We met David, a friend with a boat, who was willing to take me out the next morning. We made an appointment for 6 o’clock. Here is another thing that is useful to know in many places of the world: Don’t trust your watch, trust your phone. If you are going to meet someone at 6:00, maybe give him a ring before you walk to the meeting point at 5:45. A meeting at 6:00 often means that by that time people will maybe start to think about meeting you, but it will take time until they get dressed, have food and leave their place. I don’t know how it worked in the past, but the phone really does its job here. I called Charan, just to figure out that the whole meeting was cancelled because he got some family guests. It was fine to me, I had not slept too much and there were a few more days to come.

A few more days passed quickly and still nothing happened apart from roaming around on a Scooty and waiting for a boat and fishermen to fall from the sky to invite me to join an adventurous ride. When I sat in a bakery with Charan, he discussed with his friends that they could just take an uncle’s boat and take me with them. I insisted to look for other possibilities. Telling my new friends that I want to go out with real fishermen, I was told it was too dangerous. They will go with me at eight or ten the next morning. This response made me take a decision regarding my box of chocolate: I will eat a different chocolate. One that might taste good or maybe a little bitter. I planned to get up at sunrise and search for a boat that would take me. It is as simple as that. Just go and ask. The only thing that can happen is me being rejected. A bitter chocolate is better than none.


Success comes step by step

Finally, I made it onto a boat.

I did it and it was easier than I thought, though not what I have expected. While I was walking along the beach with my camera, I saw some people struggling with pushing a boat into the water. Instead of simply taking pictures of it, I did the most natural thing and helped. While we were pushing and waiting for the next wave to pull the boat into the water – and well, it really was a struggle, especially with the camera around my wrist – I asked if I could join the boat. The people just spoke Telugu, which is not even close to any language I know, yet they gave signs to jump on board. The next wave carried me and two boys, Jagdeesh and Shiva, out to the open sea. I was relieved and started shooting away some pictures. The boat did not seem to be equipped for fishing and Shiva, the young boy, still had a toothbrush in his mouth. I was wondering where the journey will lead us. The first big wave crashed against the boat and I simply started enjoying the ride.

It was just a short trip. We went out and headed for one of the many boats, which lay about 300 meters from the beach. Just at this time, I realized that these boats were not the actual fishing boats. Here, people store their nets and other equipment. All of these boats, which I thought were boats for fishing, were abandoned. The two boys took some stuff from the boat and started cleaning ours. This must have been the purpose. It was just a cleaning trip. I continued making images and we soon went back to the beach. On the way back, we found some crab-fishers, which cheered me up, because of their miraculous, impossible make-shift boat and the fun they had. At least I got some new information and knowledge. Actually, I am a bit embarrassed to naively believe that the fishing happens right next to the beach. Indeed, the fishermen have to go up to 30 kilometres to find the right spots.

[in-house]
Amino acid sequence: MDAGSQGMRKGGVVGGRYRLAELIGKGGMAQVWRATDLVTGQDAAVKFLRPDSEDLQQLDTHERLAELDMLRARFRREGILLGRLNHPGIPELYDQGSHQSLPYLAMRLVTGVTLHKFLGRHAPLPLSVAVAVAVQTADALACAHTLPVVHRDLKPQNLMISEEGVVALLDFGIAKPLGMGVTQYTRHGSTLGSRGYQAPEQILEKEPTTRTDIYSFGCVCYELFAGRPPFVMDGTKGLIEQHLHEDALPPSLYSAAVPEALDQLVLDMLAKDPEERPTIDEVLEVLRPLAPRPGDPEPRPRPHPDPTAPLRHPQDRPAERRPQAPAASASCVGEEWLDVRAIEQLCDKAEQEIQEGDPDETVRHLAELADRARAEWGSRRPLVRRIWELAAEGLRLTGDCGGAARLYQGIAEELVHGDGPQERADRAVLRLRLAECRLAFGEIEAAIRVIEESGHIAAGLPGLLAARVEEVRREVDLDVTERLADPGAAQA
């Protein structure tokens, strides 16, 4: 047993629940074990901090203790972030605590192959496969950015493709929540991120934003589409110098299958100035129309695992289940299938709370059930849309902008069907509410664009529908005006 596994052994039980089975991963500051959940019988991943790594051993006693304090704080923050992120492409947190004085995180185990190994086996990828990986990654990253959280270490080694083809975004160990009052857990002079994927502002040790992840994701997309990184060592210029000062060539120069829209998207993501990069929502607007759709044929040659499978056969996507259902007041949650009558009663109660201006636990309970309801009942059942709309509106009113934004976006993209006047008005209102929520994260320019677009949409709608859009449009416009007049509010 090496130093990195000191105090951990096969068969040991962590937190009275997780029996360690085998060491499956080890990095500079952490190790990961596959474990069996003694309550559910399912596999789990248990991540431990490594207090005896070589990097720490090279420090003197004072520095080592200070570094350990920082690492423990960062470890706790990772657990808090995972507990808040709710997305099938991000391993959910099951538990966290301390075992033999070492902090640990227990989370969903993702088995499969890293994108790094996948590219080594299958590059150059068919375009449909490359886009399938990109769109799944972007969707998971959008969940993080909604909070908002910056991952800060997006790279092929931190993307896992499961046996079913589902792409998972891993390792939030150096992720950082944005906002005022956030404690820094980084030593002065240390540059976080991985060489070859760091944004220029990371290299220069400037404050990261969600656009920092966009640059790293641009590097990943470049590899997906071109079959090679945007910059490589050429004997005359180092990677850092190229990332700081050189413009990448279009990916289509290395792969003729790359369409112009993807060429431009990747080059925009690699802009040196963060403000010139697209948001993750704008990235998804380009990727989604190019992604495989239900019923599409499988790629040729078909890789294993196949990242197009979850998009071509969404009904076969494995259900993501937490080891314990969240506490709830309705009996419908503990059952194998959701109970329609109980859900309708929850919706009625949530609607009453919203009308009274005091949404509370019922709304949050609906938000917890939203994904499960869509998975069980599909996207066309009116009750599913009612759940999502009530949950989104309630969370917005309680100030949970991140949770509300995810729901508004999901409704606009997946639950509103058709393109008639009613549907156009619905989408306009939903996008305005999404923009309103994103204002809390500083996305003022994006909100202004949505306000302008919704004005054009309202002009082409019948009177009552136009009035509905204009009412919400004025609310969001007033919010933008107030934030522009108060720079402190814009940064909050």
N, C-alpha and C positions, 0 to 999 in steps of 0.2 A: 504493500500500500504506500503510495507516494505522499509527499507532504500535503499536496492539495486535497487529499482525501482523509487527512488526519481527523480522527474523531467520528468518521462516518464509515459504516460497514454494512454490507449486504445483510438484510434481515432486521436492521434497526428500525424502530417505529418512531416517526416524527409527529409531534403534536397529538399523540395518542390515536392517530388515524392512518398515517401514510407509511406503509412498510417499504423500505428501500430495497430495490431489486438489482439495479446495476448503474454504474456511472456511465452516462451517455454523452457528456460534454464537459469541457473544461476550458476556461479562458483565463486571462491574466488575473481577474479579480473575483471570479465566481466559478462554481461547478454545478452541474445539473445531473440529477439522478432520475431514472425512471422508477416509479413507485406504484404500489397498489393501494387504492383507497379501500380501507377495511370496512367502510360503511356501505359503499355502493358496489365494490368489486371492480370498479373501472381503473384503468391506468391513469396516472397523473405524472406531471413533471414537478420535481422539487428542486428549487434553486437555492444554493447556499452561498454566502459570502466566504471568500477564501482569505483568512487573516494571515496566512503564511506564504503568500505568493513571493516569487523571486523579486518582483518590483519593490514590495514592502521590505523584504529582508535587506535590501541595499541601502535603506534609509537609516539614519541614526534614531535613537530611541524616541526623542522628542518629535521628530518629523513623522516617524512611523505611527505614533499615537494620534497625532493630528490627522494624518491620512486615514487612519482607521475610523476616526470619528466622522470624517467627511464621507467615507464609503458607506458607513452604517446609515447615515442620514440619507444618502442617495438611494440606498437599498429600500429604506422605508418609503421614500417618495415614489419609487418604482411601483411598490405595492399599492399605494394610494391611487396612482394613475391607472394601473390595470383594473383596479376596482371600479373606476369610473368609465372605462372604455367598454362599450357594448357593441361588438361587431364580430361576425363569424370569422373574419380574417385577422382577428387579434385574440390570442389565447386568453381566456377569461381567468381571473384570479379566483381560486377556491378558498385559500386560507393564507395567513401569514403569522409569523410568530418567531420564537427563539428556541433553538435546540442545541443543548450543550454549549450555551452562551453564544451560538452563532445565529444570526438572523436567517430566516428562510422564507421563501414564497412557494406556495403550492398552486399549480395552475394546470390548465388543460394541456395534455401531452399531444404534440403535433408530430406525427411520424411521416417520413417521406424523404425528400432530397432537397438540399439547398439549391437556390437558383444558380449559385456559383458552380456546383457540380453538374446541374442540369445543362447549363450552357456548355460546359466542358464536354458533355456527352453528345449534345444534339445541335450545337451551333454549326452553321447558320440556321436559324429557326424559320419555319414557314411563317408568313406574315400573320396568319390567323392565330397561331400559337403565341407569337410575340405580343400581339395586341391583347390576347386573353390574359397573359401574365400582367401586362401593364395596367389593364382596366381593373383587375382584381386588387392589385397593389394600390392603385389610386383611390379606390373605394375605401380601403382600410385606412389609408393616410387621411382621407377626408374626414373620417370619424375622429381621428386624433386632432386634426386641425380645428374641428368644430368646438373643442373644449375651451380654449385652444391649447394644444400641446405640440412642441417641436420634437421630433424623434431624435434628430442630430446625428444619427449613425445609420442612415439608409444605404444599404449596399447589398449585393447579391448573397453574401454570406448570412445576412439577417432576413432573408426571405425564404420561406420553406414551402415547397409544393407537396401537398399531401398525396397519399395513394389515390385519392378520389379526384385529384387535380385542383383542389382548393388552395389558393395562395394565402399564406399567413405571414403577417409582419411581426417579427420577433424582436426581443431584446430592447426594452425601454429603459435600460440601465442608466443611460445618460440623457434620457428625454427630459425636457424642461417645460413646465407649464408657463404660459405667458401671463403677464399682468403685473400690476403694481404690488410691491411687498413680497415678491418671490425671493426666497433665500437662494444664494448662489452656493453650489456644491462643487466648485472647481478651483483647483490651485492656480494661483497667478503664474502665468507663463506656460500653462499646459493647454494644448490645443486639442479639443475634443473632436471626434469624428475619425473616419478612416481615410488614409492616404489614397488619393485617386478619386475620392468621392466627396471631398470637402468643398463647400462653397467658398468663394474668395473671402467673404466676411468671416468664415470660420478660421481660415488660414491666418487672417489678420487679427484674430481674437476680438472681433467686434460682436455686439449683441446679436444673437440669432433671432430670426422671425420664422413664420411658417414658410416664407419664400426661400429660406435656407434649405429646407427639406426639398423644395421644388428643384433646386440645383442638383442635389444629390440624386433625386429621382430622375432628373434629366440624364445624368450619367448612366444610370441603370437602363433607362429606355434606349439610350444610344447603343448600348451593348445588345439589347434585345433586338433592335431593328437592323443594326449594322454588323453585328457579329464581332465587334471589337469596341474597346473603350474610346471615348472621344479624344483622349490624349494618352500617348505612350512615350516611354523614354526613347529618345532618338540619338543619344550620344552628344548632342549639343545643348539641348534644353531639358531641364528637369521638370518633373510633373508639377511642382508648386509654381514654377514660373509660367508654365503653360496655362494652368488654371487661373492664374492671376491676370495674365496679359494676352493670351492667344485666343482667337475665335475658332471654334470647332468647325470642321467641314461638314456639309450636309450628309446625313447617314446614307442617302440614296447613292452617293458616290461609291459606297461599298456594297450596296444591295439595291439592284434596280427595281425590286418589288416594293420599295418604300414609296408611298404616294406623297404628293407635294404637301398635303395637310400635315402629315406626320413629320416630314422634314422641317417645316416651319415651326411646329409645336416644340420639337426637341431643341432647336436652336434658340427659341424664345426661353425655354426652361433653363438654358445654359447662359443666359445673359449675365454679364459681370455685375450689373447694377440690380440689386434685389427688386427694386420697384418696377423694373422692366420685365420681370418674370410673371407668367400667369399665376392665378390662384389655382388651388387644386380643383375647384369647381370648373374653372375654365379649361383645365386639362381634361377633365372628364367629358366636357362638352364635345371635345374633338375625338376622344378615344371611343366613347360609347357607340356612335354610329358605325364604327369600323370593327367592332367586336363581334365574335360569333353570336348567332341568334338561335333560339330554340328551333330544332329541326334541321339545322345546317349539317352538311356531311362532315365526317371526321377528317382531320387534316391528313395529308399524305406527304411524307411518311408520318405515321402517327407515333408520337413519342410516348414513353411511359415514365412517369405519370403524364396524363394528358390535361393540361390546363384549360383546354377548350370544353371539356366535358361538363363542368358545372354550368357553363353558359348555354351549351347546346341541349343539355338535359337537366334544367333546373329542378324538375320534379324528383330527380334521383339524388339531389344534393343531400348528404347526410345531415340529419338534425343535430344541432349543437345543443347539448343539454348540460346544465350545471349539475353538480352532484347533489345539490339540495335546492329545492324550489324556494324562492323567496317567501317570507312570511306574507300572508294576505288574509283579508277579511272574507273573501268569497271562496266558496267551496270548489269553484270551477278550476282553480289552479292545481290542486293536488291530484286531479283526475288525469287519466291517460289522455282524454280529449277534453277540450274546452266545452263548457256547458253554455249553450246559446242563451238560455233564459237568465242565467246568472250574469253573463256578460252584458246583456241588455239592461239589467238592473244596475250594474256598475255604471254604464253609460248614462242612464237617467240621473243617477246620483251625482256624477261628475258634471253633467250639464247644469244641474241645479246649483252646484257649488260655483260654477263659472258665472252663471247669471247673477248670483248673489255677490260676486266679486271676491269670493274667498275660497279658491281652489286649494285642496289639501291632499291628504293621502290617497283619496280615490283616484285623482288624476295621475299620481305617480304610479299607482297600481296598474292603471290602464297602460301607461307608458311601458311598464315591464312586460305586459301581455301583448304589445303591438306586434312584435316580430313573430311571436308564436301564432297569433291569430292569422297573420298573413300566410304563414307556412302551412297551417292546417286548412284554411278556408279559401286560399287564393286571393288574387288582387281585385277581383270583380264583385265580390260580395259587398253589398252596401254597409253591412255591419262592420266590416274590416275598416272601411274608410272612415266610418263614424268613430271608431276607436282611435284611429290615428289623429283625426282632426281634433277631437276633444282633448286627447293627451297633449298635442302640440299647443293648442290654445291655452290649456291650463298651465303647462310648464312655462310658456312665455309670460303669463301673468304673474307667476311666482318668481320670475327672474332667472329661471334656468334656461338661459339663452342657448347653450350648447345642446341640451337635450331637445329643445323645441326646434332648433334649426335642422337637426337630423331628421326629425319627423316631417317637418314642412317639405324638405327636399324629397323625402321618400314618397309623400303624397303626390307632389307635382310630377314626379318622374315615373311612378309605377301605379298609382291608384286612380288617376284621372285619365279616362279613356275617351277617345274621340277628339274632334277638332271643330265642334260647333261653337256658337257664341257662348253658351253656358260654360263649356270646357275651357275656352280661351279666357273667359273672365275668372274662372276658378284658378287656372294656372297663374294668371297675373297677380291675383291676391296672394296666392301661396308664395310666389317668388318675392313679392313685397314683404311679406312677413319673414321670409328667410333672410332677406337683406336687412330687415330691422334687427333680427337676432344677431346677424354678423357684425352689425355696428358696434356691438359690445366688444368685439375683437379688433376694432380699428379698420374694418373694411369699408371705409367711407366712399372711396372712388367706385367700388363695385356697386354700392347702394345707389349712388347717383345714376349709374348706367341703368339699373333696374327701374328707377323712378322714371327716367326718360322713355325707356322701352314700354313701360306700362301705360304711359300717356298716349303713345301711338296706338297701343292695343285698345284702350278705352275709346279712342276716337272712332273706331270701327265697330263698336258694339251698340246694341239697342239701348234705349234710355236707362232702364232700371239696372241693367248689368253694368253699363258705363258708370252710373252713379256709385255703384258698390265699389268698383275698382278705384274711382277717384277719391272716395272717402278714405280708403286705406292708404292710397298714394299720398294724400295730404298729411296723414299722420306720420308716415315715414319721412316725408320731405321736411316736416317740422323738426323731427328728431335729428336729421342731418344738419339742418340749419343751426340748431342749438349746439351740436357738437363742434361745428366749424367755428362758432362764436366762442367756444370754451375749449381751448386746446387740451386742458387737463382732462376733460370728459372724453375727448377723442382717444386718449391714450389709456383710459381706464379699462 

Considering  the positive parts.

My trip was not what I had expected. Nonetheless, trying something new and tasting the unknown chocolate brought me a little forward. I could practice photography,

Who could resist laughing when the proud crew of this makeshift boat is presenting their catch!?

deconstruct my own inhibitions of cold approaches and learn a little more about the business of fishing. The ten o’ clock boat-tour still did not happen, and I am glad to have left this bland chocolate, which appeared so nice in the beginning. Still I am meeting Charan, but when I want adventures, I know I should trust myself a little more. Dependence doesn’t taste too good to me.






After finishing this blogpost, I went out again. Insistent to find a fishing boat that took me out. I had to pass a lot of “too dangerous” opinions before I found someone who would take me. Unfortunately, the police would not allow it and the fishermen would have to pay a fine. The good part of the story is that I am invited into the heart of the lovely fishermen community for the very day this blogpost will go online. The world is an amazing place and full of opportunities.

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Loved to read the post and am glad that you are in India.
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[…] these days, that I avoid using it. Not everyone has to go to take life-threatening bus rides, visit fishermen-communities or stay at garbage-dumps. I however recommend that you think about what your aim is when roaming […]